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Old 11th September 2006, 09:00 PM   #6
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It looks like this one should be moved to the keris forum.
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Old 12th September 2006, 03:10 AM   #7
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Hey VANDOO...

I'll buy that it is Stegolophodon (a Mammoth ancestor). I know it is not Mastodon.

Sometimes they use "dyes" (colorations) on these fossils, to make them more colorful and attractive. They can be kind of pale in color if left natural. The natural teeth do not have this kind of color anyway.

I have one that is not dyed. But it is still pretty.
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Old 12th September 2006, 03:21 AM   #8
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Just an aside...the example shown may well be dyed, but there is no fast rule that says fossilized material must be colorless or drab. It really all depends on what kind of mineral replaces the original object. I own some very colorful fossils. Sometimes they opalize and give off a rainbow of color.
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Old 12th September 2006, 04:31 AM   #9
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THE OLD POST IS STILL THERE IN THE ARCHIVES, TITLED (FOSSIL ELEPHANT TEETH) 8/27/2003 BY VANDOO. THE FOSSIL MAMMOTH AND MASTODON TEETH AS WELL AS ANCIENT BUFFALOW TEETH AROUND HERE HAVE A BLUE COLOR TO THE ENAMEL WITH BROWNS, BLACK AND YELLOWS TO THE OTHER PARTS. THE ONES FOUND IN FLORIDA IN THE PHOSPHATE MINES ARE SOLID BLACK. I AM NOT SURE WHICH MINERALS CAUSE ALL THE DIFFERENT COLORS, BUT REDS ARE USUALLY DUE TO A LOT OF IRON IN THE ENVIRONMENT. THE INSIDE OF THE FOSSIL WILL HAVE A NATURAL COLOR AND POLISHING IT OR COATING IT WITH A CLEAR FINISH WILL BRING OUT THE COLOR. THE ONES I SAW THEM WORKING ON WERE NOT DYED AS FAR AS I COULD TELL BUT THEY WERE NOT AS COLORFUL AS THE FINISHED ITEMS. THE PICTURE OF MY EXAMPLE SHOWS HOW DULL IT LOOKS IN ITS NATURAL STATE IT HAS AQUIRED A KIND OF PATINA ON THE OUTSIDE.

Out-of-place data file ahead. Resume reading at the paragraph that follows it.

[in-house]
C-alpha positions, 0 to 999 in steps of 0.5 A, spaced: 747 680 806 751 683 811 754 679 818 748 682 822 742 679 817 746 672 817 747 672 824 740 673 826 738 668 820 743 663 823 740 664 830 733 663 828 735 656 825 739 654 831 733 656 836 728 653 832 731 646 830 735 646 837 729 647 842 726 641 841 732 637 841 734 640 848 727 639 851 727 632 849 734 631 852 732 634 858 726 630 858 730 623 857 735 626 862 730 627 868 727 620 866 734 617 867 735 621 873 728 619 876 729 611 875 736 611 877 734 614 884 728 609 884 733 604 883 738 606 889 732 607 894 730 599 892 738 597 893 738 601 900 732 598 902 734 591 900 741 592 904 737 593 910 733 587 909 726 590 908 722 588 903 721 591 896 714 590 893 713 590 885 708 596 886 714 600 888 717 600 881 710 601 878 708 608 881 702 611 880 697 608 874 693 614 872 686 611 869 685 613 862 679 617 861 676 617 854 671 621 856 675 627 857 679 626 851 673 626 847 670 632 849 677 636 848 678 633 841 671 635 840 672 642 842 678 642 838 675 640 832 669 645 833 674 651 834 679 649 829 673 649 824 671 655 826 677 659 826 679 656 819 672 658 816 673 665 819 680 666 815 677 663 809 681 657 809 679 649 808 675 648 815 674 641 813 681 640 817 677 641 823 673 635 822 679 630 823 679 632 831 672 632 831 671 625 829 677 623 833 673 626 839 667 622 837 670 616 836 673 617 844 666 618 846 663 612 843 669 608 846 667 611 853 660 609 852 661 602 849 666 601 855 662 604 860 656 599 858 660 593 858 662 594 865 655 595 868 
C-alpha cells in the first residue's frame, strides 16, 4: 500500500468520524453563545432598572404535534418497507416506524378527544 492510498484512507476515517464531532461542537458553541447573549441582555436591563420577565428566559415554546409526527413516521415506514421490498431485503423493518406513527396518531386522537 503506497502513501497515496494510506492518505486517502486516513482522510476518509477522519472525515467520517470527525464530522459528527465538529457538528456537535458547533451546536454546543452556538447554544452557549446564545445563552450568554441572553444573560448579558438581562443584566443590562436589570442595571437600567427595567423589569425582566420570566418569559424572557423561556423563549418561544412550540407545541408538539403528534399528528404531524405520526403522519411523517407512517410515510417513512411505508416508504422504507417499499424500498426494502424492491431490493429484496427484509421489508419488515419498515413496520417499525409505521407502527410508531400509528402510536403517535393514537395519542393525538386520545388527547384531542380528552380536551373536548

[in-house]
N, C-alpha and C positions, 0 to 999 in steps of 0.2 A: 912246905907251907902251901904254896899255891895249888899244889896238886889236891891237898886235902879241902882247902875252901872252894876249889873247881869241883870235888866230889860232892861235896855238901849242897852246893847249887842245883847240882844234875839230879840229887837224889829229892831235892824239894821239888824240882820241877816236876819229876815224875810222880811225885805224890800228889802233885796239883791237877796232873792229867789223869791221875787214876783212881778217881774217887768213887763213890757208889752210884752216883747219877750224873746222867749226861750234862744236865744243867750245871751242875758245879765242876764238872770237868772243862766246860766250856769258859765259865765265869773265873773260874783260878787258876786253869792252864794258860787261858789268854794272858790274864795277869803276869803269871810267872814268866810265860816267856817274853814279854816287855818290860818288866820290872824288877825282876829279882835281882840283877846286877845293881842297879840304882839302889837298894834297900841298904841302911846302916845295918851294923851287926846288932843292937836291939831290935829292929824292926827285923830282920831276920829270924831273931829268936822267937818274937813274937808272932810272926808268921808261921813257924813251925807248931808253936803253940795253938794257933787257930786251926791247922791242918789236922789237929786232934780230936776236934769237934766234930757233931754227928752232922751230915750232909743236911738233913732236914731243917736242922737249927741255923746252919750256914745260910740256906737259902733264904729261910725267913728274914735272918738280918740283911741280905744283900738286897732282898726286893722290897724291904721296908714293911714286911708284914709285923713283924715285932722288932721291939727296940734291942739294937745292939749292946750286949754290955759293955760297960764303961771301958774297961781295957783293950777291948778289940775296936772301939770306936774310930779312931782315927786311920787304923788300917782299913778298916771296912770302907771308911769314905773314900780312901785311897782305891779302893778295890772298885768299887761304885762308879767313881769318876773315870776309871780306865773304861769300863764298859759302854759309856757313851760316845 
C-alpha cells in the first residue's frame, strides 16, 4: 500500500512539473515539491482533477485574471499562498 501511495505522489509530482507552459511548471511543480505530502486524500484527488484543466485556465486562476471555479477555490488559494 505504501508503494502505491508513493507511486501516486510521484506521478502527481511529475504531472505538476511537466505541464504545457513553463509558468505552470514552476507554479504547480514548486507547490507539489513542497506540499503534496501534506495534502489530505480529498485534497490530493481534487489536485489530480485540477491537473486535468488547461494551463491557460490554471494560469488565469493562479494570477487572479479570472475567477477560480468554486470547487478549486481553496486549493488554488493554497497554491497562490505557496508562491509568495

AS MENTIONED SOME FOSSILS ARE VERY COLORFUL WITH ALL THE COLORS OF THE RAINBOW BUT MOST ARE NOT VERY COLORFUL, IT JUST DEPENDS ON THE TYPE OF MINERALIZATION AND CRITTER.
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Old 12th September 2006, 08:12 AM   #10
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Quote:
Originally Posted by David
I own some very colorful fossils. Sometimes they opalize and give off a rainbow of color.


Yes colorfull at the outside of the fossil, fossils take the color of the surounding minerals and/or oxides. Fossils with original colors are extremely rare.
I have some nice fossils myself, look at my website
www.belgiansharkteeth.be
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Old 12th September 2006, 04:31 PM   #11
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Wink Elephant Molar

Hi Guys,

Talking about elephant molar on a keris check out the following website for another fine example

http://tengkurizan.fotopic.net/

Regards
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Old 13th September 2006, 06:37 PM   #12
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Iím not saying that any of these examples have been dyed... but I have seen examples that have bright red and bright yellow colorations... not natural iron oxide colors. There is no doubt that some of these fossils can have natural colors that are quite striking in appearance. I have seen a few of these fossils on Keris that are a bit... enhanced. The hilt that I have is a bit pale when compared to even the above examples (it is white to light yellow oxide colors), but it is still attractive.
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Old 13th September 2006, 07:24 PM   #13
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Most of what I have seen in keris and Moro kris have been in the natural mineral colors of whites, tans, yellows, and browns. Here is an example of what I am talking about. It is a fossil molar pommel of a Moro barong (the only one I have seen so far). Oh yeah...it is mine.